Important to strike a balance in Mackenzie Basin - ECan

Striking the right balance between landscape, community and farming values is the primary concern in the Mackenzie Basin, says Environment Canterbury's Nadeine Dommisse 

The potential for further dairy expansion in the region has sparked intense debate and Greenpeace protests in the past several weeks, with many feeling it would significantly mar the natural landscape.

Dunedin accountant Murray Valentine is behind the proposed scheme, which will involve 5500 cows and three milking sheds. Valentine holds the crown lease on 9600 hectares of land at Simon's Pass, near Lake Pukaki.

Over the past decade, several groups have voiced their concern over the degradation of the iconic Mackenzie tussock land - recognised as an Outstanding Natural Landscape by the RMA in the early 1990s - through continued agricultural activities. 

However, according to Dommisse, structures are in place to ensure the beauty and serenity of the Mackenzie Country are retained, whilst the needs and concerns of farmers in the region are also catered to:

"It’s about balance. The key challenge in the Mackenzie country is addressing the outstanding landscape values, which I’m sure is an important part of it for everybody, along with getting the right balance with the community’s prosperity and farming values. What’s emerged over the last 5 years or so is a really strong collaborative process, which initially started with the Mackenzie agreement between farmers and environment Canterbury regulators, so there’s a really strong emphasis across those parties on wanting to manage the basin in a way that combines both the needs of irrigators and dryland agriculture, but also allows the tourism, and manages the biodiversity and landscape values."

Over the past two years, Environment Canterbury (ECan) has put in place 'Plan Change 5', called by Dommisse: "the most comprehensive nutrient management framework in New Zealand".

Plan Change 5 establishes a whole farm, whole ecosystem approach to land use, requiring farms over a certain threshold to get land use consent which includes a farm environment plan that addresses water quality, hot spots, riparian vegetation, nutrient management and soil health. Also included in the terms of the consent is a yearly farm audit to ensure farmers are keeping up with their responsibilities.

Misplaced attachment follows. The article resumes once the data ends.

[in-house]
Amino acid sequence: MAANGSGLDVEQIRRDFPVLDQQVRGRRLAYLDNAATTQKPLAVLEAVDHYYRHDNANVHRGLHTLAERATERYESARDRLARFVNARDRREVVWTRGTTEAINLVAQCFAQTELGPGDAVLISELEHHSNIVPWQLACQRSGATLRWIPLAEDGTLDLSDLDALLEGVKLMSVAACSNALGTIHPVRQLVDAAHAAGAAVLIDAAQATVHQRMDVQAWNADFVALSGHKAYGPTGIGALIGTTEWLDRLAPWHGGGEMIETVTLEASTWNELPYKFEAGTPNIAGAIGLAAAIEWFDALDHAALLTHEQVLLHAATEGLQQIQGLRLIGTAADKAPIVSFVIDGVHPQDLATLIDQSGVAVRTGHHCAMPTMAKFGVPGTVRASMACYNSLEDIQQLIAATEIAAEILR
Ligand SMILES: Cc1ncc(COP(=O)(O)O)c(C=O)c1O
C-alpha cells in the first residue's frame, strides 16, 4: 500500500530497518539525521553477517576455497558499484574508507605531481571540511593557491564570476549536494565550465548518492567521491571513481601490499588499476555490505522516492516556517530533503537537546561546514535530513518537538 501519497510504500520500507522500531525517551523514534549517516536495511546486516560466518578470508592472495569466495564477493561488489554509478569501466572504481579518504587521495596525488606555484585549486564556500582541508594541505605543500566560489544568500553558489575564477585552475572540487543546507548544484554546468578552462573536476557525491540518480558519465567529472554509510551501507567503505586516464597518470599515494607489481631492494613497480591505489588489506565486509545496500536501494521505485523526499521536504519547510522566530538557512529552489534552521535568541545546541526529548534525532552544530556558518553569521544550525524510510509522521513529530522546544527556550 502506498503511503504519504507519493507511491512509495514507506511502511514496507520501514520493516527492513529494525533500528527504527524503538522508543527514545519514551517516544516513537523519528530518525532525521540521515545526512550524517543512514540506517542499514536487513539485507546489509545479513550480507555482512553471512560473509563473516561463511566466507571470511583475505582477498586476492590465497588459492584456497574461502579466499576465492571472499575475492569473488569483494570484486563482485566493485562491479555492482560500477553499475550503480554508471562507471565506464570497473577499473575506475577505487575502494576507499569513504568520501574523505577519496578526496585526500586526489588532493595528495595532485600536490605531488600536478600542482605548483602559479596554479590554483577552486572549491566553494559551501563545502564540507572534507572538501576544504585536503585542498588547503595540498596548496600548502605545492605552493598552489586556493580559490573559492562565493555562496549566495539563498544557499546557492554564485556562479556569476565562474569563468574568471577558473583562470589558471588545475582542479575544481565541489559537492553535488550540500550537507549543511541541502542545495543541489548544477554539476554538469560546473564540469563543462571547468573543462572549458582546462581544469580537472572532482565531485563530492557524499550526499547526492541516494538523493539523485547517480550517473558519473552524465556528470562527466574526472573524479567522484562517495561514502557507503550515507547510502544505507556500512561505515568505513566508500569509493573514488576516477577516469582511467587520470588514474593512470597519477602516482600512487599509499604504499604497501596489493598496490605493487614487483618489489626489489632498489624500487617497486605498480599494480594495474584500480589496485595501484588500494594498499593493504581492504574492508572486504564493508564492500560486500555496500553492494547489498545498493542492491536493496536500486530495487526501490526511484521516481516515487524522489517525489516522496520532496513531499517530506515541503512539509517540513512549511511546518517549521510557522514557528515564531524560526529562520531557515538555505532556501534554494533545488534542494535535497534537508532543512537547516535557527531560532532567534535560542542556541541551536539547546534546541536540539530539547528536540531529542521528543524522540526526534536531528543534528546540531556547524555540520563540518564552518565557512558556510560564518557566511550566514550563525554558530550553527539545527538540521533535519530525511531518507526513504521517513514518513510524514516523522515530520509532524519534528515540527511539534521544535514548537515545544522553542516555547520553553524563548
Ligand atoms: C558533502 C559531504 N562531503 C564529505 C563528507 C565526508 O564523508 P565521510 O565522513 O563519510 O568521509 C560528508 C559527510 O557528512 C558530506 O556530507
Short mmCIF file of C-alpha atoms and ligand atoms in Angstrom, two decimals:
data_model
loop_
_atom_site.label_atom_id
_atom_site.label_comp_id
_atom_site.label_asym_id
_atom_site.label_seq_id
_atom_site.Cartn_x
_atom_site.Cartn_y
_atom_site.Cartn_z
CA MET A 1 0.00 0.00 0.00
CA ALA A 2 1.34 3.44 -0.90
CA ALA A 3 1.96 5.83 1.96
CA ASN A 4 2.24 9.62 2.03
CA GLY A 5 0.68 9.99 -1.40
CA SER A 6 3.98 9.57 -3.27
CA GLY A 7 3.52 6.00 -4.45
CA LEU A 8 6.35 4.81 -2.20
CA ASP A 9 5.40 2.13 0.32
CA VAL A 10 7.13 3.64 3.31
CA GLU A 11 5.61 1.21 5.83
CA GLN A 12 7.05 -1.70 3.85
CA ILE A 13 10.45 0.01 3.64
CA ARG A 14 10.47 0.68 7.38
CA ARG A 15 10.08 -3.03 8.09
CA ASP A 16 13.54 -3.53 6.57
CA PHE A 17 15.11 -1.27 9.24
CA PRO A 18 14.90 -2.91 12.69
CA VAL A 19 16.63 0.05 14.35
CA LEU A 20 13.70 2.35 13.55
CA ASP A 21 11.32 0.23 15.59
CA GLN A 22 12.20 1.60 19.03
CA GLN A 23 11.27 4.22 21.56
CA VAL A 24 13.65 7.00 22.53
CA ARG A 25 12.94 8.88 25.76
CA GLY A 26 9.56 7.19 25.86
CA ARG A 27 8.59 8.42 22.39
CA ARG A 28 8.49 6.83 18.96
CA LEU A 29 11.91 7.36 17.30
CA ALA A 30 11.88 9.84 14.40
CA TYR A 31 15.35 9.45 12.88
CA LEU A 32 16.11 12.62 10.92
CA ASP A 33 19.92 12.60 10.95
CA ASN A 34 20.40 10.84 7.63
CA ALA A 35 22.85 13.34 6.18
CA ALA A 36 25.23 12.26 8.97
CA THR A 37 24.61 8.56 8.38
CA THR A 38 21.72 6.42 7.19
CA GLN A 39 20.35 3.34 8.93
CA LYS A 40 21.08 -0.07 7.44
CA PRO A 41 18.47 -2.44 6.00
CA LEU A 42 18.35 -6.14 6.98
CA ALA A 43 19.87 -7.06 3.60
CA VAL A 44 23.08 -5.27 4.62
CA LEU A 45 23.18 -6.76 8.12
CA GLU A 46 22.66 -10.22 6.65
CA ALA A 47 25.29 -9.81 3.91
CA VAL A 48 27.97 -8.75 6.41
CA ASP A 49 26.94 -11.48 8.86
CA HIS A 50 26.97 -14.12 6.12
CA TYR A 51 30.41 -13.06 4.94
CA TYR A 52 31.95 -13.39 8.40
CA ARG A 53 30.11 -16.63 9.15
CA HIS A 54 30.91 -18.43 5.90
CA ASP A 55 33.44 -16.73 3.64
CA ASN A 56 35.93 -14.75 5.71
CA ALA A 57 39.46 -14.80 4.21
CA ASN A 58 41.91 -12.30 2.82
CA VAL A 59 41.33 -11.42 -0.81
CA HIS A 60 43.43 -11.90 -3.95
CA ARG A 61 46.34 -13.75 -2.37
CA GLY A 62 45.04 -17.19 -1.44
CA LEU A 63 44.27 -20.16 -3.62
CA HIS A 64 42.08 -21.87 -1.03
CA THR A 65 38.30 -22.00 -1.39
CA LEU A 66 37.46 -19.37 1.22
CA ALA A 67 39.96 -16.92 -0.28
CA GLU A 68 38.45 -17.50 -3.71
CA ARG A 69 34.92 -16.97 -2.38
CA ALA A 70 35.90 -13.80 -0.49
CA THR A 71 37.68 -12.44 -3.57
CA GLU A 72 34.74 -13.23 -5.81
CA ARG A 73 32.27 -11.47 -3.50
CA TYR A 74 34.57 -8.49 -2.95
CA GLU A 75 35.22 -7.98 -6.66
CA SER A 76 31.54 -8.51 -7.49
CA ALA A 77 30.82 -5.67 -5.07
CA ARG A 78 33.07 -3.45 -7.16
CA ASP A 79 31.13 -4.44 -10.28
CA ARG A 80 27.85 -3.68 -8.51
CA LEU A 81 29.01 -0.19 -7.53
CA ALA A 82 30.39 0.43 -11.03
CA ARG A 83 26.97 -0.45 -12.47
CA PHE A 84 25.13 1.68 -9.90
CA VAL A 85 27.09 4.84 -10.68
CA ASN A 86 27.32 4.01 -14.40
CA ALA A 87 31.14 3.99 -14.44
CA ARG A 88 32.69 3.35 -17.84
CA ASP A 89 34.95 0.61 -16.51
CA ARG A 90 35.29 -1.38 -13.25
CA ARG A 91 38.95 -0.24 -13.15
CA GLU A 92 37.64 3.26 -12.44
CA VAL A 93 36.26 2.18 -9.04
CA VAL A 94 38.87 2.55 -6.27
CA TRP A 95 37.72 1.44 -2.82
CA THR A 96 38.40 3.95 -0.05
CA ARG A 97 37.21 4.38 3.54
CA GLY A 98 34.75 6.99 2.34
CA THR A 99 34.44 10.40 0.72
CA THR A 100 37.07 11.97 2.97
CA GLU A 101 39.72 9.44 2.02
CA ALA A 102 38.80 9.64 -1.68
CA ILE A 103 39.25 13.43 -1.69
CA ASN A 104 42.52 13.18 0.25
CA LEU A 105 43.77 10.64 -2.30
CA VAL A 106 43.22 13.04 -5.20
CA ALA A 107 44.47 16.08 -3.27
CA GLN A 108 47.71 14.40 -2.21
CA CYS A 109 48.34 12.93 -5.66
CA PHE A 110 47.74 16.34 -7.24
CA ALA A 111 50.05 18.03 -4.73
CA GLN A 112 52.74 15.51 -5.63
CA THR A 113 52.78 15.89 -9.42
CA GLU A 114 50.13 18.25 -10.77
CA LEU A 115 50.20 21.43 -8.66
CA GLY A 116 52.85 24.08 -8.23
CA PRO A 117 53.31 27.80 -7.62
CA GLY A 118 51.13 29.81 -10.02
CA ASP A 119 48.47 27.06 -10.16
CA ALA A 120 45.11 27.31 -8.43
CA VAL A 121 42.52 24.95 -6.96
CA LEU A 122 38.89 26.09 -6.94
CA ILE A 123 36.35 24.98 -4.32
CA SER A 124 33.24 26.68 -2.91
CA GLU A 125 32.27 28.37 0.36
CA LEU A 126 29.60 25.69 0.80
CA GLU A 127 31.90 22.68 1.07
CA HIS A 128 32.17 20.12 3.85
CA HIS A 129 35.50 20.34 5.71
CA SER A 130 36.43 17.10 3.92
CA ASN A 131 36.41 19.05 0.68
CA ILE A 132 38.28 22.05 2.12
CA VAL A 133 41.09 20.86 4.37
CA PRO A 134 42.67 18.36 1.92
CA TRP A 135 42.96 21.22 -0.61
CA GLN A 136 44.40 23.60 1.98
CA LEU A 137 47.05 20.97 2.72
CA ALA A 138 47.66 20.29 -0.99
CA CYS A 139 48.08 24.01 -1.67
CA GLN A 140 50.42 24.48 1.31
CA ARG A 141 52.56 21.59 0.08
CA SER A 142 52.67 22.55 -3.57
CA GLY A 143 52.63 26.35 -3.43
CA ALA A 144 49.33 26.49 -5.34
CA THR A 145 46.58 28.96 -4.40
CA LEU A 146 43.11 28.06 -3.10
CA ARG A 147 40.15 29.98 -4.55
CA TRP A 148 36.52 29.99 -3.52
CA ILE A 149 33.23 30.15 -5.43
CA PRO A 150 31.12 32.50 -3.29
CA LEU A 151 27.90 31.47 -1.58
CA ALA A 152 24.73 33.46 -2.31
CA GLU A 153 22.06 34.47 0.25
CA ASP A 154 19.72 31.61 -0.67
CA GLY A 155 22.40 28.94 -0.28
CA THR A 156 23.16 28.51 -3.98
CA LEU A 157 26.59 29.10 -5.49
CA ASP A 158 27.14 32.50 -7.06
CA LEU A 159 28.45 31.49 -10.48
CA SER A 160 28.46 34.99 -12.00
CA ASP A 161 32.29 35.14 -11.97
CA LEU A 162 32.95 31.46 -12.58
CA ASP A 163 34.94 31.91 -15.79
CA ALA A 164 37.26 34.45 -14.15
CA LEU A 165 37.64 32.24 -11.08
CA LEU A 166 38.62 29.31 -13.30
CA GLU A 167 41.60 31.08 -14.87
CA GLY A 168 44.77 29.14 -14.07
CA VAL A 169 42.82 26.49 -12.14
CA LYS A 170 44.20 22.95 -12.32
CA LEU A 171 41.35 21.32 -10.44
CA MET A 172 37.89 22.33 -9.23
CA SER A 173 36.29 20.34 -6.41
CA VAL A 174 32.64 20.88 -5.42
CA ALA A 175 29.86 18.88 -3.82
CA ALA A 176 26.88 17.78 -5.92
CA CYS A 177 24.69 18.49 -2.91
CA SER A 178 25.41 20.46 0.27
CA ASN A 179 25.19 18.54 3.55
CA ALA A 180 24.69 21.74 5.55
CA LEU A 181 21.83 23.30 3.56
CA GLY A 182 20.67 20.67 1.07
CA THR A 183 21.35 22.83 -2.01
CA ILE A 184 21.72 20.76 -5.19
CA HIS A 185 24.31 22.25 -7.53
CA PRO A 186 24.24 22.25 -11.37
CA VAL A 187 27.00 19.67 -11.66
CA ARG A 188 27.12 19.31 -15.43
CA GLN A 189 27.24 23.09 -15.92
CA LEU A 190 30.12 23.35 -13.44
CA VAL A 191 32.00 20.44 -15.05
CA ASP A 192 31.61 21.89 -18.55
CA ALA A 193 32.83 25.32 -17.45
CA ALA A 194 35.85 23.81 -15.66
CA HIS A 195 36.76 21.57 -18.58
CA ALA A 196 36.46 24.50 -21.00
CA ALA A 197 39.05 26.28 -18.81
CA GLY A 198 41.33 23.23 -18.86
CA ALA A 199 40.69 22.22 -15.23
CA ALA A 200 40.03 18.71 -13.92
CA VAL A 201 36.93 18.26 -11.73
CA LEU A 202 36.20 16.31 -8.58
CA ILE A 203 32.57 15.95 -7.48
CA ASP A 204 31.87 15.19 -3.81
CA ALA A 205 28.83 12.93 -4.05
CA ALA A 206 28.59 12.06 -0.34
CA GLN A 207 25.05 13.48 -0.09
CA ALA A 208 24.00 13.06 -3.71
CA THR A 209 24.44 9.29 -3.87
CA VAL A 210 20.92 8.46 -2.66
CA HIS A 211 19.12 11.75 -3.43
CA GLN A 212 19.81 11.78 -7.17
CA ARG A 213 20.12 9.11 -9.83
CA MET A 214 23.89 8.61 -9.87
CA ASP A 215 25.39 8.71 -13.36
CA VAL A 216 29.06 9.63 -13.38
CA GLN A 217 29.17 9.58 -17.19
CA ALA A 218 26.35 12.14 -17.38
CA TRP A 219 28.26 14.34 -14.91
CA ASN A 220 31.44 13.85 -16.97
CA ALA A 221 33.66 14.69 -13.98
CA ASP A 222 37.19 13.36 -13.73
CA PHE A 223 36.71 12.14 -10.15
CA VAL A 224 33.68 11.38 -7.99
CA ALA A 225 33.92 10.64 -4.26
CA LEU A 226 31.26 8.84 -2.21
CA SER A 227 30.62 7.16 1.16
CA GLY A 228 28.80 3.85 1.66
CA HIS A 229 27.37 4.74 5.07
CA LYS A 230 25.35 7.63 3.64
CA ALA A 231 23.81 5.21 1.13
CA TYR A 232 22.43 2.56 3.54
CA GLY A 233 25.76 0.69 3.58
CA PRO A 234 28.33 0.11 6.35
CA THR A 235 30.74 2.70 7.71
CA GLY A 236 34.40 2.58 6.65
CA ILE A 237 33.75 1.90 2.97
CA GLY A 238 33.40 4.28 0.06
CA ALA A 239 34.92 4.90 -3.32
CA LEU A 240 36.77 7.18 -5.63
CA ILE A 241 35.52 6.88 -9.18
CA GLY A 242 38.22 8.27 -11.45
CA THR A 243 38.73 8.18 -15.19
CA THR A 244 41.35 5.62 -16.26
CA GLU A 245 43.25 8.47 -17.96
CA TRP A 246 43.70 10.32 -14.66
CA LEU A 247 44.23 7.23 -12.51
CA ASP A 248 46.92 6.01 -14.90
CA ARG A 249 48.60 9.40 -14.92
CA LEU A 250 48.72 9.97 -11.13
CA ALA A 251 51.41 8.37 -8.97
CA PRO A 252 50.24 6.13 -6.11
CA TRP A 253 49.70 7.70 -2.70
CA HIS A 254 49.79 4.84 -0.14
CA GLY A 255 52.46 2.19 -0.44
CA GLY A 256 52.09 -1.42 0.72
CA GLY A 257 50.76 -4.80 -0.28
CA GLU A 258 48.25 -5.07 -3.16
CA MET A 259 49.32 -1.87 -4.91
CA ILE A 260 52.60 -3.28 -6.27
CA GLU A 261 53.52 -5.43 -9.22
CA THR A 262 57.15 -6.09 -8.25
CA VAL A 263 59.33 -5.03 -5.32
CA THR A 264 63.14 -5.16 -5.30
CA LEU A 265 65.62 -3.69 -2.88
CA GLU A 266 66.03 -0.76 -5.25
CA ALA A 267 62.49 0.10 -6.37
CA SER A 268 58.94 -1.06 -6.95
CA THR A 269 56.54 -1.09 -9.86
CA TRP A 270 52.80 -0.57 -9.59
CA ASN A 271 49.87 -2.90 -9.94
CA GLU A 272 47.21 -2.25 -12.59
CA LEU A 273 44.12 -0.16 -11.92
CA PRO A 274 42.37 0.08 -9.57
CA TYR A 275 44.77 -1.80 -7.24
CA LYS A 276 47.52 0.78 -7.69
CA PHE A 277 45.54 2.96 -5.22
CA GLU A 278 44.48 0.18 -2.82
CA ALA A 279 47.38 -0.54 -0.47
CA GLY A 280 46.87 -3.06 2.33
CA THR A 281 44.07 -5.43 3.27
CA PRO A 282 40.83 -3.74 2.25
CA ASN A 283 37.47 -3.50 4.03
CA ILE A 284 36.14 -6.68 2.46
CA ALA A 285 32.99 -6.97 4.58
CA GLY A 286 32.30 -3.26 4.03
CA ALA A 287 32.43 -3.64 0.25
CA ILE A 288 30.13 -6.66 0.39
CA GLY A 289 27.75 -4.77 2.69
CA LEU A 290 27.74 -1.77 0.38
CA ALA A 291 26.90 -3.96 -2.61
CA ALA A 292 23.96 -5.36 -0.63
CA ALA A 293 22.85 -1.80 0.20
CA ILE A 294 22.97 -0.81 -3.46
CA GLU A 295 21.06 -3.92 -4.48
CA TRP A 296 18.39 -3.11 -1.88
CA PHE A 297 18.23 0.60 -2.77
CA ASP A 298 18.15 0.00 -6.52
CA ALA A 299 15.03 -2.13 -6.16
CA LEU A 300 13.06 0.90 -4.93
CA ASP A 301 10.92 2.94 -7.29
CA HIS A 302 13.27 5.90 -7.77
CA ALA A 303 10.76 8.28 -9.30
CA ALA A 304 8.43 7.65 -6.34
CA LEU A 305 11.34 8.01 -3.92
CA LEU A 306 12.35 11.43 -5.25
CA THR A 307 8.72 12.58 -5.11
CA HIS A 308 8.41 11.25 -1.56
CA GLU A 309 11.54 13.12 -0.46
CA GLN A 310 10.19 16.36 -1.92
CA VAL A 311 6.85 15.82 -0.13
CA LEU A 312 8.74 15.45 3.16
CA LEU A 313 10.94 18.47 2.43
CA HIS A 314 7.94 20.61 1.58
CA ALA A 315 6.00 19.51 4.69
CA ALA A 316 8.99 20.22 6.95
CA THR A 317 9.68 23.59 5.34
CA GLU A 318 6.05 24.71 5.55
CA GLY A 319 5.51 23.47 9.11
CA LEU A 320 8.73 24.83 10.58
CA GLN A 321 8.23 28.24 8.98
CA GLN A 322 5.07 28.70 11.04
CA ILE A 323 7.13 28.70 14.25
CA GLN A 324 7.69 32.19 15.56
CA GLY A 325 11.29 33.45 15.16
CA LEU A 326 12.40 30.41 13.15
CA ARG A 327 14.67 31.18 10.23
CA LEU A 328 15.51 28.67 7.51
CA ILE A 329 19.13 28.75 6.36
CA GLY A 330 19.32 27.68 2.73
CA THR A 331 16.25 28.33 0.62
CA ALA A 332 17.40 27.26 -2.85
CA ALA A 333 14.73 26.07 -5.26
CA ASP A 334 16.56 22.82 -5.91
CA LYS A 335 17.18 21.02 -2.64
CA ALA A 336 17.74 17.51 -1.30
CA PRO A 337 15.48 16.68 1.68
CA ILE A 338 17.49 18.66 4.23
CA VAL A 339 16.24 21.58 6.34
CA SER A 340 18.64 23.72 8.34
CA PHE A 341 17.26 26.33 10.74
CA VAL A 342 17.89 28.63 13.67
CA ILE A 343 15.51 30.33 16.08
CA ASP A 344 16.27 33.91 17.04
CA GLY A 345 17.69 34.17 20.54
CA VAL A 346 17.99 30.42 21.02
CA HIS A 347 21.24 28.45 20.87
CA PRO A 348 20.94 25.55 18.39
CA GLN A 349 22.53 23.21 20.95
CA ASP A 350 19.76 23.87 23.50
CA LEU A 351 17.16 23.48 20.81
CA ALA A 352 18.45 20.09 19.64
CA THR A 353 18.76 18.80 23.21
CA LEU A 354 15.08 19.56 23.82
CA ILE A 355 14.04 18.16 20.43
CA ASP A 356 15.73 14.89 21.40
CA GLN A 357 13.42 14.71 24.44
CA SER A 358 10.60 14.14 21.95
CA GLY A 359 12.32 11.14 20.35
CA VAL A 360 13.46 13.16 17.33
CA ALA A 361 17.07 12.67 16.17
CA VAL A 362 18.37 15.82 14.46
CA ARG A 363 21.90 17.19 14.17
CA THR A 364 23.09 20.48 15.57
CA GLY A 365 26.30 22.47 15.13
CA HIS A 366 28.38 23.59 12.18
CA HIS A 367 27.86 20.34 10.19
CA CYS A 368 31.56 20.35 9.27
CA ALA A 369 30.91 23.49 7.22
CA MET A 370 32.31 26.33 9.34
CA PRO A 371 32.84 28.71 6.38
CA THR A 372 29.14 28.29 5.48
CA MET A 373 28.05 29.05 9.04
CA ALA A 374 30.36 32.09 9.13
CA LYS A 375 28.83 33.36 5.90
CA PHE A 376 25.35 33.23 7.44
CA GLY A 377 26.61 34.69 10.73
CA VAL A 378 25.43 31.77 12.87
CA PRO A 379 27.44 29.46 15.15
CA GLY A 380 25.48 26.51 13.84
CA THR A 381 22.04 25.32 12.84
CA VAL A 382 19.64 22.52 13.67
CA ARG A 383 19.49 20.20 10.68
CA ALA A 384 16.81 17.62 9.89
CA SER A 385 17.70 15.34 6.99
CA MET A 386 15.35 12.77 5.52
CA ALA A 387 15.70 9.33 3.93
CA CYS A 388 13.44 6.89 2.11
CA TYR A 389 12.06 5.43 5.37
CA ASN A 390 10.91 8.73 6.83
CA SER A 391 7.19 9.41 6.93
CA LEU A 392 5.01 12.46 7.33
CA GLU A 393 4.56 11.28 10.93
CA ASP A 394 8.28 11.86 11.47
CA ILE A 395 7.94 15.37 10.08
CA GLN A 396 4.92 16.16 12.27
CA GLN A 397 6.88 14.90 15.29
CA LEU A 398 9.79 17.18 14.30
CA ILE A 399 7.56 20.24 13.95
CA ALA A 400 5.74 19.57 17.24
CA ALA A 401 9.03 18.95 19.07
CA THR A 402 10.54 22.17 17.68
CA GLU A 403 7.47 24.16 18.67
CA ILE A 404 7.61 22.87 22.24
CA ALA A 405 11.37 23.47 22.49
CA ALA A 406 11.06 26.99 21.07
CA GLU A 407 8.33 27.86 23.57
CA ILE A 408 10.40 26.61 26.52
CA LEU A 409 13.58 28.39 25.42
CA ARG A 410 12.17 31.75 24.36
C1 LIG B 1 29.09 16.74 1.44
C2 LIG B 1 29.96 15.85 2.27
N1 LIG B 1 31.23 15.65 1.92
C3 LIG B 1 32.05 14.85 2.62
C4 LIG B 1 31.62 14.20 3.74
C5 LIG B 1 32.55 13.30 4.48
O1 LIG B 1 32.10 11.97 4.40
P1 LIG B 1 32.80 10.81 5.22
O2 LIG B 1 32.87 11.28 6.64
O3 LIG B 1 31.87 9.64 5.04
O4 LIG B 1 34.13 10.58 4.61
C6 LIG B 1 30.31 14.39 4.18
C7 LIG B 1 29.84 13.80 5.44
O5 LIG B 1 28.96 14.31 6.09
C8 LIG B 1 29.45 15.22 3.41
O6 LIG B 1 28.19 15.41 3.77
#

Dommisse says that, despite growing concerns over the environmental wellbeing of the Mackenzie basin, water quality in lakes and rivers remains high, and the vast majority of community values relating to the environment continue to be upheld. 

The big priority now, she says, is ensuring the internationally renowned landscape, prominently featured in Peter Jackson's Lord of the Rings trilogy and a popular image for New Zealand's 100% pure tourism campaign, continues to be protected:

"I think what the majority stakeholders are saying is – “we have to do something now to make sure those values are protected”, and I think the questions are – do we have enough in place to protect those values going forward? Are our regulators, our agencies, and district councils aligned? What else do we need to do to help protect those values?  I think that’s more of what we’re seeing at the moment. From an environment Canterbury perspective, we’re really confident that with the introduction of plan change 5, with the farm environment plans, with all of those environmental requirements now in place, we have the right framework in place to protect the Mackenzie Basin from further degradation."

As evidence of the effectiveness of Environment Canterbury's consent framework, Dommisse points to the numerous examples over the past decade where consent applications have been declined in the Mackenzie Basin. 

Over the past five years, plans for the establishment of more than 2500 hectares of irrigation have been declined, primarily due to concerns about environmental degradation.

This, Dommisse feels, is an affirmation of the fact that Murray Valentine's scheme will only go ahead if the council is completely certain it won't seriously damage the environment. 

She says ECan are working overtime to address the concerns of all involved, and that a collaborative system is in place to ensure the issue is looked at holistically:

"There’s a project that’s been put in place called the Mackenzie Basin alignment project – basically it’s the 5 agencies with responsibility in the Mackenzie: Docklands, environment Canterbury, Waitake DC and Mackenzie DC, have come together to make sure we’re looking at all of those things (a holistic approach) and we’re doing it in partnership with the community and with the Iwi and the farming community so hopefully there won't be any gaps with that.

"It's fair to say the community as a whole is seeking reassurance that the Mackenzie Basin and all its values are being looked after, so environment Canterbury is very much working with all the other parties to make sure that’s the case, and I think that from a community concern perspective, that’s fair."